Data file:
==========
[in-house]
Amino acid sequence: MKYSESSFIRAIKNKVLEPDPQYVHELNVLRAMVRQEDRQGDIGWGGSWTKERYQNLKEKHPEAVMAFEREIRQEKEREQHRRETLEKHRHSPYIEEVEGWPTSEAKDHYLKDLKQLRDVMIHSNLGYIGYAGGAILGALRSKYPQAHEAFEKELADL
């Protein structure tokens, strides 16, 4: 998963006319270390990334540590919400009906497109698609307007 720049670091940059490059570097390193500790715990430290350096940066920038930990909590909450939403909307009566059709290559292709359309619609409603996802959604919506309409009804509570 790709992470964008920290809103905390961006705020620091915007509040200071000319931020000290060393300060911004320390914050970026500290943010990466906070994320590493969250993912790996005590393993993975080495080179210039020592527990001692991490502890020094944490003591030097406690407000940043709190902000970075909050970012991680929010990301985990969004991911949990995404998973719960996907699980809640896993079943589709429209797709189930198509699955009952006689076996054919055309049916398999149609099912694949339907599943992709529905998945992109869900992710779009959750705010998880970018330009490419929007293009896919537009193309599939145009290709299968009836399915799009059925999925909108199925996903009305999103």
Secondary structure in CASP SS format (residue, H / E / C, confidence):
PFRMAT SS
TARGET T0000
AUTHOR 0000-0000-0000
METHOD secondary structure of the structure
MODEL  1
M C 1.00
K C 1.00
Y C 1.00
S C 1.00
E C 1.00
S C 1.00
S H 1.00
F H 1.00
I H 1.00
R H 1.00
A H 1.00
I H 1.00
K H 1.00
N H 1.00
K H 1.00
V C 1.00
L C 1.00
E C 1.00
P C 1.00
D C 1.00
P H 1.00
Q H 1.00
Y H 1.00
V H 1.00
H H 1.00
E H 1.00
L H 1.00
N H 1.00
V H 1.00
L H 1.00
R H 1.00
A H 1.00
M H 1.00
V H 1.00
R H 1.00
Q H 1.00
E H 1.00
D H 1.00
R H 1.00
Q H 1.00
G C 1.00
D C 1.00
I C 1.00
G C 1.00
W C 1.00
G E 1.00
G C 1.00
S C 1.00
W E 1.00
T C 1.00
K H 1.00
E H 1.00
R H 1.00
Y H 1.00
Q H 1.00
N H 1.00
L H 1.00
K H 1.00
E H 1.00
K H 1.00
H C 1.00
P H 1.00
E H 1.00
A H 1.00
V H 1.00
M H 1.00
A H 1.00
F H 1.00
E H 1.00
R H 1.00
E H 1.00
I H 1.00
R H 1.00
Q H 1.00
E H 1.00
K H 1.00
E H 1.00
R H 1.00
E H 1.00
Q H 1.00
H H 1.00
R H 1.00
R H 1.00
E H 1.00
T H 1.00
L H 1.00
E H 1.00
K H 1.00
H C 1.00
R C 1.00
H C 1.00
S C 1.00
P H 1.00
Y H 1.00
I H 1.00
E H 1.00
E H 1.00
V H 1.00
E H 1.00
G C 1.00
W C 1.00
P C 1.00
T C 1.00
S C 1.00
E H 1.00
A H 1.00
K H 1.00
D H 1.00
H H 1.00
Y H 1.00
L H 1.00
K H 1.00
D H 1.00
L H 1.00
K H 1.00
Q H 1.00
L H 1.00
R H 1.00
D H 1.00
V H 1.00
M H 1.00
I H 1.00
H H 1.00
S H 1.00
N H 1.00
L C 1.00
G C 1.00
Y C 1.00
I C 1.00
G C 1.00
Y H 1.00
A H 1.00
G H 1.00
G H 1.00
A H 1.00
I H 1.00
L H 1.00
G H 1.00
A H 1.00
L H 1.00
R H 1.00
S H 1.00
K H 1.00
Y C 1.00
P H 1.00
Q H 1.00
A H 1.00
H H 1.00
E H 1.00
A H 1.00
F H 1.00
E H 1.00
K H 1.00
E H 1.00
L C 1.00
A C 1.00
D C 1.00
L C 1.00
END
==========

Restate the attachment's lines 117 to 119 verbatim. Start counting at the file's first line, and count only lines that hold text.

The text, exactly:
D H 1.00
H H 1.00
Y H 1.00